So, instead, we marveled at the history of this building and the potential it once held. Despite being abandoned 16 years previous, the Sathorn Unique lives on as an ever changing microcosm of its own. It’s calamitous past is testament to its future and, hopefully, in a few years time, we three adventurers may return with a new set of courage and a little bit less to lose.
Name: Sathorn Unique
Getting There: Take a taxi (just over 100 baht from Khao San Road) to Charoen Krung Road (corner of Sathon Tai), or take the BTS (metro) to Saphan Taksin. As it’s right on the Chao Phraya river, you could take a water taxi, as well.
Notes: A reminder that it is illegal to enter the building, and I do not advise you to do so. If you wish to take on the challenge and associated risks, however, start early in the morning and give yourself the whole day. Bring flashlights and wear sturdy footwear. Enter the next door car park from Alley 51 (visible on Google Maps).
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Wow! I really have to try this! I’m hoping to revisit Thailand in a few months, so I’ll see if I can talk the wife into a spot of urban exploring 😉 She’s the camera and I do the climbing, so we’ll see how far we get. Or if it’s a brand new block of apartments by now…
Ha! I’ve heard they run tours there now, but I’m not totally sure. I don’t think just one of you gets to do the climbing, though. It’s either both of you or none of you!
Well, I was thinking of leaving her at the bottom so she can call the ambulance…
Great read, going here later this month.
Anyone know any routes that are still accessible?
I’ve heard that the building has been opened up for public tours, though I can’t verify that. I’ll be curious to know what you find out!
This is so cool! Did you see any relics while you’re at it? You know, some traces that random people lived there after it was abandoned?
My friend and i wanna try this, but we must know what will happen if the police find you. Do you know? 😀
Also I think the escalators are gone.
Climbed the tower today. 1st floor stair case is now completely open which means you can easily walk all the way too the top without having to cross the bridge. That said not sure for how much longer this will be the case.
It’s not all that dangerous, a torch and a careful step is enough.
Also I think due to a recent suicide and/or development there are no dogs or homeless. The car park appears to be being used by construction workers to park their Utes. Only ran into a few fellow explorers and workers.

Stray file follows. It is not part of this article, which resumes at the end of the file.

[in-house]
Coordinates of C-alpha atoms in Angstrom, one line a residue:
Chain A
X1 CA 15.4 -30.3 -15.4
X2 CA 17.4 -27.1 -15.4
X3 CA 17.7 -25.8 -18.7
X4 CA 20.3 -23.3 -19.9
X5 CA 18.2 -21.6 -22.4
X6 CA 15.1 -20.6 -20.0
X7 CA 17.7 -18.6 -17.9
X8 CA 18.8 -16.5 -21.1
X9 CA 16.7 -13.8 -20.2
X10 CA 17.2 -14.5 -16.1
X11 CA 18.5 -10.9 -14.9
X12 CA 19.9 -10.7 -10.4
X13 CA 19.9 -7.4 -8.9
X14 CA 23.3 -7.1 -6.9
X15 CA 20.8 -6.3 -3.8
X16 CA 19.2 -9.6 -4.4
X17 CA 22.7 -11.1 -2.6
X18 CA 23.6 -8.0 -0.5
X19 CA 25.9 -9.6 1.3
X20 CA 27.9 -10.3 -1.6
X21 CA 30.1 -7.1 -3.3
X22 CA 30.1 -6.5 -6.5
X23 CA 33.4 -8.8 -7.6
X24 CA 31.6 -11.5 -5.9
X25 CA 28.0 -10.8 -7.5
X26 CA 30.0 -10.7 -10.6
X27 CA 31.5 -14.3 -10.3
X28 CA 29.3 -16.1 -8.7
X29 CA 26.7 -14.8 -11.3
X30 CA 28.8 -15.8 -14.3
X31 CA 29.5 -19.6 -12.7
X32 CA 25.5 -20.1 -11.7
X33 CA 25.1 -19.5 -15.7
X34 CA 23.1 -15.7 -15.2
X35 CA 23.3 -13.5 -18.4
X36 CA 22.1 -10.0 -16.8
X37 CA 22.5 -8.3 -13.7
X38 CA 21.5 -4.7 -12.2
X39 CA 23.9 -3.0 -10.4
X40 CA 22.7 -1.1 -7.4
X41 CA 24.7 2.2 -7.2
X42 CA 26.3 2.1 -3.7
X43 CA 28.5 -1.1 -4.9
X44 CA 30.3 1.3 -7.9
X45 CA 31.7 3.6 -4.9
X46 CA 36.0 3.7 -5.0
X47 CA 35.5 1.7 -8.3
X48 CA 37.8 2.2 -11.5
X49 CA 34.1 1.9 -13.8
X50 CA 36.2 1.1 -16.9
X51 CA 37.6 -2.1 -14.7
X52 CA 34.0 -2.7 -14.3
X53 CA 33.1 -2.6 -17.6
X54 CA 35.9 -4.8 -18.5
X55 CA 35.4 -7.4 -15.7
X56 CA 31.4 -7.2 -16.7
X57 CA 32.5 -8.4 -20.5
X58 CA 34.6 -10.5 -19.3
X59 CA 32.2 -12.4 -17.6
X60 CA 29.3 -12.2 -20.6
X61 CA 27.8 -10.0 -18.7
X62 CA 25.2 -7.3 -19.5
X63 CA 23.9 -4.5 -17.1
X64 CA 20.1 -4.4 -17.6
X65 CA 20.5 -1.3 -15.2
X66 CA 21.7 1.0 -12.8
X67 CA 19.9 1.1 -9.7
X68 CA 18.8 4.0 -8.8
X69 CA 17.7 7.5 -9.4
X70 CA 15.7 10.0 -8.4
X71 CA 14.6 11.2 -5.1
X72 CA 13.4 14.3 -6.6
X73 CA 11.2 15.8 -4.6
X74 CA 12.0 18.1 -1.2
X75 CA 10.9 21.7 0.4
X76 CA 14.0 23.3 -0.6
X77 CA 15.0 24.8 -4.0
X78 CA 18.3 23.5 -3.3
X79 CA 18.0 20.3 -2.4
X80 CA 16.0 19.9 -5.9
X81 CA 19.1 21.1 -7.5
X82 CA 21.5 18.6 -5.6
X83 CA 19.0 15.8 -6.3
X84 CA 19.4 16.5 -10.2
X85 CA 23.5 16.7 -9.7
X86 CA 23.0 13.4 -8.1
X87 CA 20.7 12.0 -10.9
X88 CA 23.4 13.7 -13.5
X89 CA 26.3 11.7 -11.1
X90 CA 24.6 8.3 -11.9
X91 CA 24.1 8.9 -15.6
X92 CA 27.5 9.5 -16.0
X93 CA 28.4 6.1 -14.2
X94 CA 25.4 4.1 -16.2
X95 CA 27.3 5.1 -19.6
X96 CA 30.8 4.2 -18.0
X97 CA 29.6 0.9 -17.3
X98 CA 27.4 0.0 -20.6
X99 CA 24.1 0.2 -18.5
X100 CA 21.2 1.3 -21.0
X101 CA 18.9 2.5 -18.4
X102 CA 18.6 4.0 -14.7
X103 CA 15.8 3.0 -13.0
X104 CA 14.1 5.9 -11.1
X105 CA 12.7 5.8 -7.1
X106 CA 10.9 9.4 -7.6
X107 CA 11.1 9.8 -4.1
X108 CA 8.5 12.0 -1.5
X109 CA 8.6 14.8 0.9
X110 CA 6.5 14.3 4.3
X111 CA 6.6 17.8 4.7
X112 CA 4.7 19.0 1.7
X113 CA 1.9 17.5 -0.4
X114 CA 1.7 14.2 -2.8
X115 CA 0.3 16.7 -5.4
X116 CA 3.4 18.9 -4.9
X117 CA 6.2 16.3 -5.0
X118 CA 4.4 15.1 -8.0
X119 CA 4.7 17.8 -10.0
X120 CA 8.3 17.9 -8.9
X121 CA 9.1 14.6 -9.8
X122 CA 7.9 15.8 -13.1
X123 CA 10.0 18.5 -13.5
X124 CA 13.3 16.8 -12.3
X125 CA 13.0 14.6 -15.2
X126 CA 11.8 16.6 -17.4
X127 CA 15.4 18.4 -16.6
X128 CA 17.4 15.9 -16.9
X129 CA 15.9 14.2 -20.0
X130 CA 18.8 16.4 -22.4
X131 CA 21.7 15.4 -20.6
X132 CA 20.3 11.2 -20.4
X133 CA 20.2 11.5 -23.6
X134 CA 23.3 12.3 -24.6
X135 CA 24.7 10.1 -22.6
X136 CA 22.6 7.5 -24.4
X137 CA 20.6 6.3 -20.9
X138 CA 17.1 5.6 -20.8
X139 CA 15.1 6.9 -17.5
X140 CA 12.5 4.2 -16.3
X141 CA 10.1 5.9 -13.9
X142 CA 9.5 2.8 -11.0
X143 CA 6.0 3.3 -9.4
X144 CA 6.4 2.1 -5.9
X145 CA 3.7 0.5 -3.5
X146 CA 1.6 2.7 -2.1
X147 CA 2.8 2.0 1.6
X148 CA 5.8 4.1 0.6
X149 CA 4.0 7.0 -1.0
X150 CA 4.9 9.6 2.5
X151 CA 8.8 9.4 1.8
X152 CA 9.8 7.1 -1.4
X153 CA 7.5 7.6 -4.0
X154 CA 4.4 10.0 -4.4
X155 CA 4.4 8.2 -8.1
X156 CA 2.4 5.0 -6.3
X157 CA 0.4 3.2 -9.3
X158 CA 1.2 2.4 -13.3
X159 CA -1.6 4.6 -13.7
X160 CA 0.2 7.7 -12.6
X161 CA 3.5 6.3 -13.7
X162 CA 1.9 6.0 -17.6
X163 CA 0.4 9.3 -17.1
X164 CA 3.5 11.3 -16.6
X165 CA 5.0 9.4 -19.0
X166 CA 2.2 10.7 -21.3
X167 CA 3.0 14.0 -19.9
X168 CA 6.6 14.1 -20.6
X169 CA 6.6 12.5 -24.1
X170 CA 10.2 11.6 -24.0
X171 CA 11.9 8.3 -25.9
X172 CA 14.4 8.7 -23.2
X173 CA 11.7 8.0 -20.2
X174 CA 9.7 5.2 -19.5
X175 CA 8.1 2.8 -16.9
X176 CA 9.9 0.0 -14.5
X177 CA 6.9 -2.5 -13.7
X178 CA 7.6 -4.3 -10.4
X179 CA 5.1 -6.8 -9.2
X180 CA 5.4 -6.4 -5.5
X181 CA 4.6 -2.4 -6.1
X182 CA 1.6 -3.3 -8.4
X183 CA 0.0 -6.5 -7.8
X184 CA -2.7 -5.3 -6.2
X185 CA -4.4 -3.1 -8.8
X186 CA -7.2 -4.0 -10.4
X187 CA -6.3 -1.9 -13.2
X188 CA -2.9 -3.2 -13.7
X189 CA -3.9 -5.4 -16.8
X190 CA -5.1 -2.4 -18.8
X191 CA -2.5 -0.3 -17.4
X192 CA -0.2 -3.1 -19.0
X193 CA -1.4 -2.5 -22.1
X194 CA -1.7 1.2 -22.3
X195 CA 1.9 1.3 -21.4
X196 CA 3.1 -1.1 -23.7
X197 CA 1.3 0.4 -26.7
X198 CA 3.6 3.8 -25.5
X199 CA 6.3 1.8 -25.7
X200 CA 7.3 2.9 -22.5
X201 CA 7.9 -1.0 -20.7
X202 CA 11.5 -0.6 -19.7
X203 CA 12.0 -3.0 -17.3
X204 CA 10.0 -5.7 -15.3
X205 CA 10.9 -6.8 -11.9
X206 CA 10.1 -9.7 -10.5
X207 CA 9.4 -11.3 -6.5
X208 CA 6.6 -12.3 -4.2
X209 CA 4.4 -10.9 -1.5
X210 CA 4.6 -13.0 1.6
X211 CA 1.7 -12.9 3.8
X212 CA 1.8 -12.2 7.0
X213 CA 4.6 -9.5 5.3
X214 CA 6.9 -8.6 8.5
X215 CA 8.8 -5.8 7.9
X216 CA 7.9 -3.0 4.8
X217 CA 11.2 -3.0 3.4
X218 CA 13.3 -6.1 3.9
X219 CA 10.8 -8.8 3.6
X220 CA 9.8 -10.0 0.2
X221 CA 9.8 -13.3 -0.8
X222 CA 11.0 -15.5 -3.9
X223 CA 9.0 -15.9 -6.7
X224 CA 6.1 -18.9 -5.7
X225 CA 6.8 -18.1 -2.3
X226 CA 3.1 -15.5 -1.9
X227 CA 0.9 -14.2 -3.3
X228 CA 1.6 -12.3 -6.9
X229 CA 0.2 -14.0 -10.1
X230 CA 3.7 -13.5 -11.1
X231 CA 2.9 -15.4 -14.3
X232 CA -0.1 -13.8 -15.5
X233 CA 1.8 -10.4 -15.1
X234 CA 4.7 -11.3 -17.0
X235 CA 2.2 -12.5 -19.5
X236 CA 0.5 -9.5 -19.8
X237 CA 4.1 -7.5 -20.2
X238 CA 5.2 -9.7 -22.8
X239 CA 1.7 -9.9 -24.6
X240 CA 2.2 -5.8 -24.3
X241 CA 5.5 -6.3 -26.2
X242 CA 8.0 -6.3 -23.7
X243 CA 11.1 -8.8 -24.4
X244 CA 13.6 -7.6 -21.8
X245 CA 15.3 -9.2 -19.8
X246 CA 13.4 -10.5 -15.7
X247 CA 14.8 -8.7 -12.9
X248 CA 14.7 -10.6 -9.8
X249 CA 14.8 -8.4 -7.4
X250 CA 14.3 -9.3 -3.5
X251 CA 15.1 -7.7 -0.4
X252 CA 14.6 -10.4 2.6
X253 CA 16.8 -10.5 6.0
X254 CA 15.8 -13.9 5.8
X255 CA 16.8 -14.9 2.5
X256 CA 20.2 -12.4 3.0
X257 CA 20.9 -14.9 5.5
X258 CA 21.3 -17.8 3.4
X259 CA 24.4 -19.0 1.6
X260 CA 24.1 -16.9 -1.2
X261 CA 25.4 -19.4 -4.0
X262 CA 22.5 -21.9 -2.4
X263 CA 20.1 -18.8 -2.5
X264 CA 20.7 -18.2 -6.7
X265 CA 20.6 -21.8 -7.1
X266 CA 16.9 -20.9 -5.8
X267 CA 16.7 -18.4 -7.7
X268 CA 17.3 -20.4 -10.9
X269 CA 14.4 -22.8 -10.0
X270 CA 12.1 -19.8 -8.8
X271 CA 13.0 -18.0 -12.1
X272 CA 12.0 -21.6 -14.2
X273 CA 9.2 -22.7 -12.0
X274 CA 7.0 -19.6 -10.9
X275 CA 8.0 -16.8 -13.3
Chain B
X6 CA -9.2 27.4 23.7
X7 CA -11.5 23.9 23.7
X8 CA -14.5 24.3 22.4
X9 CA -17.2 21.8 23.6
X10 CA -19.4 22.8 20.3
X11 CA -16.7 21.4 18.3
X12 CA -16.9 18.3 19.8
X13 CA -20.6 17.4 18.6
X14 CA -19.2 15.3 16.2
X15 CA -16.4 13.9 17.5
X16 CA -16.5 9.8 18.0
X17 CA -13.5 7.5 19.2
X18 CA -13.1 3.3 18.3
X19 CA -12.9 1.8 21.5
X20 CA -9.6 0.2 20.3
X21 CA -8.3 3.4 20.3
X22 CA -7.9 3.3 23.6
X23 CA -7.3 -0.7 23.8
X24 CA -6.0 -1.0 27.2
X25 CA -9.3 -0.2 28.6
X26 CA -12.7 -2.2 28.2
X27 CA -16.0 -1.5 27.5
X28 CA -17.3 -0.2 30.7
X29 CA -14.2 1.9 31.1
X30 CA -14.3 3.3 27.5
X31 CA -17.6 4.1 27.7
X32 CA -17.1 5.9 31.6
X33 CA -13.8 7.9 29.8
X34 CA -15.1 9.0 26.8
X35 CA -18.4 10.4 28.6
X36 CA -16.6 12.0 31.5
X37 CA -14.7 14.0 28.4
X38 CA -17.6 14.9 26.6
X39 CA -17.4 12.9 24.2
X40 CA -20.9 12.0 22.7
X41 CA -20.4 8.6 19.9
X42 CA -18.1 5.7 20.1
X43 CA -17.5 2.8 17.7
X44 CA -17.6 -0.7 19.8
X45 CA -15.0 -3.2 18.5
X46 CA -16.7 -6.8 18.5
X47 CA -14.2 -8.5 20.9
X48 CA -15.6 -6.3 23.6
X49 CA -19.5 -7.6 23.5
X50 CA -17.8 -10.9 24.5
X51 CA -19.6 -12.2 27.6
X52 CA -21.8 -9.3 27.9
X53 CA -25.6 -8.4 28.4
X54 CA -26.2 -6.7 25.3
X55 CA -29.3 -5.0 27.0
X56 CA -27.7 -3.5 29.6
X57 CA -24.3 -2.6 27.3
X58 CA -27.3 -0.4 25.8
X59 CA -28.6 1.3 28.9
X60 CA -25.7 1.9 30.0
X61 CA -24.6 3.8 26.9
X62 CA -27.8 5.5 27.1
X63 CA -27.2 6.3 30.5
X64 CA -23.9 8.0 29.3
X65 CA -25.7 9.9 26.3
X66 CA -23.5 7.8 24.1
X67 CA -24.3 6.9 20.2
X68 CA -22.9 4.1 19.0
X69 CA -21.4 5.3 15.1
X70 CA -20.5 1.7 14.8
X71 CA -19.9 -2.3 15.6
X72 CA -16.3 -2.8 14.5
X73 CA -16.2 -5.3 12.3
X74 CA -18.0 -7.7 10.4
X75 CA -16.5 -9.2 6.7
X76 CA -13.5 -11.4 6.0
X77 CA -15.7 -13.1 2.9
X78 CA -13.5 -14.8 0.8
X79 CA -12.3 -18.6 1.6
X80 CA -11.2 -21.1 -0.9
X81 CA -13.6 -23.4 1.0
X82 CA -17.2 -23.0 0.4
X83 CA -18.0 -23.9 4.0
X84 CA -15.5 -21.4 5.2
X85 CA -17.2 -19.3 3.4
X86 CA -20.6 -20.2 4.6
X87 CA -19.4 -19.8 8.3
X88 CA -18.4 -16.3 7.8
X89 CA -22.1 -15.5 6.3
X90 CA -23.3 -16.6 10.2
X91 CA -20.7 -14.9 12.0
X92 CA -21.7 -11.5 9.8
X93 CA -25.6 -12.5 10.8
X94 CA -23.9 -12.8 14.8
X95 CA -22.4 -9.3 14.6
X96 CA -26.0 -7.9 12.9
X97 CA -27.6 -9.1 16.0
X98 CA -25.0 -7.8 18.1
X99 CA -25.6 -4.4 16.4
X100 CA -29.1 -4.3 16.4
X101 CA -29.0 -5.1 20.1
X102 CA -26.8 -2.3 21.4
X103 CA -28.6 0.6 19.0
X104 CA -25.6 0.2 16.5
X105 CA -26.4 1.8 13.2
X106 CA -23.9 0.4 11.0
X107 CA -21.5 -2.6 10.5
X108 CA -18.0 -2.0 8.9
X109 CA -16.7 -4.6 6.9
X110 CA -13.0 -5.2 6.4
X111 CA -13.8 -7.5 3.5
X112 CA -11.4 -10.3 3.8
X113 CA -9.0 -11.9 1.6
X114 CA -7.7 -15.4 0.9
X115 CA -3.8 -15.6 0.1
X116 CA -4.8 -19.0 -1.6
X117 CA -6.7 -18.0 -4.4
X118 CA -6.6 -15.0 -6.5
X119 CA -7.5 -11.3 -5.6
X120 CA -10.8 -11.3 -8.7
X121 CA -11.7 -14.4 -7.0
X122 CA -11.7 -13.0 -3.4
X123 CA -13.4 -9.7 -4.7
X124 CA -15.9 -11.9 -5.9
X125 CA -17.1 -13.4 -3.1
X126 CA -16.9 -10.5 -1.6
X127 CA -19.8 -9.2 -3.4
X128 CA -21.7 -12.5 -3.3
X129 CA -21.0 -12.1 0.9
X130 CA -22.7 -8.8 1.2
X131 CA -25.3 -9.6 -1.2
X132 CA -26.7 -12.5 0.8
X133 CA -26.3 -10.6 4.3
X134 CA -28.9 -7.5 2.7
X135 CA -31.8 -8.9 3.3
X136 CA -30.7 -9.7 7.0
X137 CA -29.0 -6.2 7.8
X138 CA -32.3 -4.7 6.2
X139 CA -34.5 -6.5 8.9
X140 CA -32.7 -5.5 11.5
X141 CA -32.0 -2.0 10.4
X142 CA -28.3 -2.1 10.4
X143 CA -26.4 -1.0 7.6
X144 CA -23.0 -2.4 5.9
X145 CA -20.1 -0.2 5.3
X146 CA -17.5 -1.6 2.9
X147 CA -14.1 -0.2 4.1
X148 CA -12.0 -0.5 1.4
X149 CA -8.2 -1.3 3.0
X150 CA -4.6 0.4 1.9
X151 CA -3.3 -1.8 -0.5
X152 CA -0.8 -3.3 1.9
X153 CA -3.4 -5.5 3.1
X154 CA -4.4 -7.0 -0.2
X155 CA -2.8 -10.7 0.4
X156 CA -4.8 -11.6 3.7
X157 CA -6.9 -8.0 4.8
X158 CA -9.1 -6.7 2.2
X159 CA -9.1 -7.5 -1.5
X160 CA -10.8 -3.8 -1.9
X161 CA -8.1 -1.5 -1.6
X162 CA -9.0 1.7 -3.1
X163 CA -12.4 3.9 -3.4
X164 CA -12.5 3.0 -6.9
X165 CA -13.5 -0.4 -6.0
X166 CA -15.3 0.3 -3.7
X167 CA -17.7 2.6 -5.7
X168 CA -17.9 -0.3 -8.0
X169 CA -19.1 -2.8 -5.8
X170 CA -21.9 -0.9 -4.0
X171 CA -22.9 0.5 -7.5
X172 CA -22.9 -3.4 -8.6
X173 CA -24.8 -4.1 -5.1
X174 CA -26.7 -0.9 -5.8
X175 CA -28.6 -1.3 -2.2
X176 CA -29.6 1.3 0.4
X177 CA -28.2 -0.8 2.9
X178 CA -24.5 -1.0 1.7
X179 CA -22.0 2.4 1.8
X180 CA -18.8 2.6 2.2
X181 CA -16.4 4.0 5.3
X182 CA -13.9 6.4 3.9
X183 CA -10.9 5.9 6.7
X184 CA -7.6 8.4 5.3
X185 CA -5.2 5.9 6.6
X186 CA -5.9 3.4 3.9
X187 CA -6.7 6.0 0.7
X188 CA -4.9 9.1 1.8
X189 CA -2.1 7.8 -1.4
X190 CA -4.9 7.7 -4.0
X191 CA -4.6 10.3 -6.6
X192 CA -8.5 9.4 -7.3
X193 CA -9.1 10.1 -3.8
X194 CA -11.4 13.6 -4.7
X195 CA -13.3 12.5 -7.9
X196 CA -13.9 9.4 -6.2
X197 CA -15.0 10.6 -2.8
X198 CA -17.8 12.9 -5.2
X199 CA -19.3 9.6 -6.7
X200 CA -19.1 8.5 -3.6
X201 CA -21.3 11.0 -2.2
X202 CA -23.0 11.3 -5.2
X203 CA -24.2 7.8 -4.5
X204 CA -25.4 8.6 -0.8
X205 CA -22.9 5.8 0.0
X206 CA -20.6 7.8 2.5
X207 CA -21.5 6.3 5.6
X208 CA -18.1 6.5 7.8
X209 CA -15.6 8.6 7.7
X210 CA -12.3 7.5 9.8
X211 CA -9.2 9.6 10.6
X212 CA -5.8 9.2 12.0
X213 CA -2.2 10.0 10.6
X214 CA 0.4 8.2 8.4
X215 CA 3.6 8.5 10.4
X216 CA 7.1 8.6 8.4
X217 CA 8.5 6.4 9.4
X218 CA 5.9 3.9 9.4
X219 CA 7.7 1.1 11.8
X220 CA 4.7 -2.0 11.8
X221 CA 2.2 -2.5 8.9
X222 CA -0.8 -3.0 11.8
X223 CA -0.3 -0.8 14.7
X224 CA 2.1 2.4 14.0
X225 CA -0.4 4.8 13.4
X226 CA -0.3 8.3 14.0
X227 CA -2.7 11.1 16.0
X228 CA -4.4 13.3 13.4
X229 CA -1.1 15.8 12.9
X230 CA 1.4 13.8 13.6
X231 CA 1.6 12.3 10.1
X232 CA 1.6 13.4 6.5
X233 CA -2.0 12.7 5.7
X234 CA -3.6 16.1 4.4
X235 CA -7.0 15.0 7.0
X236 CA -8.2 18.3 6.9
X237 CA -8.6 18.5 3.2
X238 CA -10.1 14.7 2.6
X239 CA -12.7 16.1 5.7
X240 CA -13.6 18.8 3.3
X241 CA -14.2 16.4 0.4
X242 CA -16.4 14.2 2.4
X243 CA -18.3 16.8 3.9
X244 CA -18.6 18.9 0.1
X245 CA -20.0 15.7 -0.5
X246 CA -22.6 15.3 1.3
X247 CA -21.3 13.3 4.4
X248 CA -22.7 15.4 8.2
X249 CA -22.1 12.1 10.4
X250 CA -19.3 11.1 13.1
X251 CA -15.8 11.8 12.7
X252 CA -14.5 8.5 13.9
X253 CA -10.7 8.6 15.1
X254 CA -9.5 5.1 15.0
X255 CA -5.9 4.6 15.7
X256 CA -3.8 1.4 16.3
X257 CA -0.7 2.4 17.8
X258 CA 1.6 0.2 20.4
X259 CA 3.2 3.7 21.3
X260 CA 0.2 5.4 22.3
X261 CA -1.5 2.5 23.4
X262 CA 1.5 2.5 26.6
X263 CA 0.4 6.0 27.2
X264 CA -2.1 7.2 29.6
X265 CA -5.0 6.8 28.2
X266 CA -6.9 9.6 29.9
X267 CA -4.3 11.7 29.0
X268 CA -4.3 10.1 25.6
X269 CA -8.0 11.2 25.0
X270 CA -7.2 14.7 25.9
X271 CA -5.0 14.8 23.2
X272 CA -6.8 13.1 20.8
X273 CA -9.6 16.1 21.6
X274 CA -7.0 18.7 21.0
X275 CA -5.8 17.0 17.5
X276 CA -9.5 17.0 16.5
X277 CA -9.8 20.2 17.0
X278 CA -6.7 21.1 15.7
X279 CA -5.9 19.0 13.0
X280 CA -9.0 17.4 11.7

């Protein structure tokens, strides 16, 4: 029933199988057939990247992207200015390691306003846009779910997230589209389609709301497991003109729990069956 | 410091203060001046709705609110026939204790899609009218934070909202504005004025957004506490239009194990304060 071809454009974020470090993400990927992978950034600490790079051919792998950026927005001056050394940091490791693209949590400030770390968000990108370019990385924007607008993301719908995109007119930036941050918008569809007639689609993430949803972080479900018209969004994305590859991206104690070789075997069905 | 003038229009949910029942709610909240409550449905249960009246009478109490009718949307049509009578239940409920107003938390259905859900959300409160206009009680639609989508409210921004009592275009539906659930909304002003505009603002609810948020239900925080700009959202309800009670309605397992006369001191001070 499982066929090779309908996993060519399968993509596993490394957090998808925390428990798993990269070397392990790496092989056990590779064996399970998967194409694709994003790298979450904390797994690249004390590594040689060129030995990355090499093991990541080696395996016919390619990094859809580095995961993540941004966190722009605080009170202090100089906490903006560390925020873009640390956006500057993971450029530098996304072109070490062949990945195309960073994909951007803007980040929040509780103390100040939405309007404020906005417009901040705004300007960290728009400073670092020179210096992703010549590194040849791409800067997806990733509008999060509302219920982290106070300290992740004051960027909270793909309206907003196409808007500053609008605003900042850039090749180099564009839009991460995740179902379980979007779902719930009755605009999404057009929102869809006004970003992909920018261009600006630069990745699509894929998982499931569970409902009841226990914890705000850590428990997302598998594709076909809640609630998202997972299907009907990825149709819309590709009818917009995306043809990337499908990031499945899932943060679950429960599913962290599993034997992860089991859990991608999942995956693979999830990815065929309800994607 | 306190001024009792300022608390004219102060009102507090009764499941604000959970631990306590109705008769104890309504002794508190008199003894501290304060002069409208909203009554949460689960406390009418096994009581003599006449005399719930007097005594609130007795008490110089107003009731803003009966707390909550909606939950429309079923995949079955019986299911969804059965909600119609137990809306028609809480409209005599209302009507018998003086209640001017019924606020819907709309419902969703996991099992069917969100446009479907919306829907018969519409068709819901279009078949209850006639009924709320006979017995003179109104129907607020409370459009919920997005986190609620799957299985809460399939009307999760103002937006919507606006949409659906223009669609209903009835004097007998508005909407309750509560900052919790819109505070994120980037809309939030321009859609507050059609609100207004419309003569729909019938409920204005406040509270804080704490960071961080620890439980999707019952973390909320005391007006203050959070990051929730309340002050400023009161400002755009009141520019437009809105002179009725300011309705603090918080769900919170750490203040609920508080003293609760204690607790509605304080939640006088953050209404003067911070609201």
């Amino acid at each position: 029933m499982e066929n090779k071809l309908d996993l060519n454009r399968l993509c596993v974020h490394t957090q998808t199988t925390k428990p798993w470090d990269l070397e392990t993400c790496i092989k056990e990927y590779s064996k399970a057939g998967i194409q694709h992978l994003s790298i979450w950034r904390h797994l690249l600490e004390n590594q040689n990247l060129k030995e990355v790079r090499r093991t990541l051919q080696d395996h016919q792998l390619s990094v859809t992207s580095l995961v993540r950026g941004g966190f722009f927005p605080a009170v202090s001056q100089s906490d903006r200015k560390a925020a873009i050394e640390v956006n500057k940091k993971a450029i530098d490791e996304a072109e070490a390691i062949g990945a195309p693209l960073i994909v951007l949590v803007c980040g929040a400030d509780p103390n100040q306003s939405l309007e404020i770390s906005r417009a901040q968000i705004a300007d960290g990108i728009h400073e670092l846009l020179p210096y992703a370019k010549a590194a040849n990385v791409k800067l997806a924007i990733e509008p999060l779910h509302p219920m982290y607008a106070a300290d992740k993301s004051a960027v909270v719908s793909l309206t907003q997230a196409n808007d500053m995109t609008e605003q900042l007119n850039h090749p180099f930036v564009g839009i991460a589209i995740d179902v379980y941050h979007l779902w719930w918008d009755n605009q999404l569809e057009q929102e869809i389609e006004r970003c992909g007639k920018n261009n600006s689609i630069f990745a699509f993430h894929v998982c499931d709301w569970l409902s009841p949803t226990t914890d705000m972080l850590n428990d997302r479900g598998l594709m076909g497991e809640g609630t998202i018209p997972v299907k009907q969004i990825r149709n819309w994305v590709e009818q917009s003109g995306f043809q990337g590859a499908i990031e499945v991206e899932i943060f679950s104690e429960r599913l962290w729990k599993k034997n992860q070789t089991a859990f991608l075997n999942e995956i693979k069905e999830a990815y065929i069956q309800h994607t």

Wow, it seems like things have changed quite a bit there recently. I wonder if it’s under development now.
Wow! This is great! I was looking that building so many times and wondering what was inside….happy to finally see what’s there. I’m sure was lot of fun! Great day trip! lol
It sure does stand out, doesn’t it?
What a unique experience!! I heard crazy stories from people climbing up the elevator tunnel because they problems to access the top…
I actually made my way up to the Sathorn Unique Tower and I have to say, it was exhausting as hell. Walking all the stairs up to the 50th floor, and that’s in an almost pitchblack staircase is no fun experience…
It was scary, and it was bloody dangerous, too. Would not recommend anyone doing it. The only rewarding thing was the view from top of the Sathorn Unique Tower. It was like having my private roof terrace overlooking Bangkok!
Would I do it again? Hell… NO! Here is my experience about my climb into the Sathorn Unique Tower: http://www.justonewayticket.com/2012/12/13/exploration-of-an-abandoned-skyscraper-in-bangkok-the-sathorn-unique-building/
Sab, your experience was actually the one that inspired me to go check the place out! We tried to climb the elevator shaft, but it had been blocked off! We tried EVERYTHING and simply couldn’t get to the top without crossing that bridge!
Yep, super dangerous. I’m glad you made it to the top, though. Looks pretty incredible!
That is a really interesting building, I have never heard of it before. Wish I had known about it while I was in Bangkok, would have visited 🙂
Another peculiar attraction not to be missed.
It’s increasingly popular in the travel bloggers’ community.
Nice one Jeremy. Passed post onto friend who does urban decay photography.
There is a great passage in Gregory David Roberts’ “Shantaram” that details the (more hygienic and friendly) communities living in an abandoned high rise construction project in Mumbai
That book is next on my reading list. I’ve heard incredible things about it!
Crazy, man. I love adventure as much as the next guy, but I don’t do heights unless there’s some sort of safety rope attached.
Yeah, this one was an adventure, for sure!
Now this is seriously adventurous (and off-the-grid). Good for you! When we’ve visited Bangkok, we’ve enjoyed the usual attractions – longtail boat rides on the Chao Phraya River, the Grand Palace, silk shops…
Keep this one on your list for next time!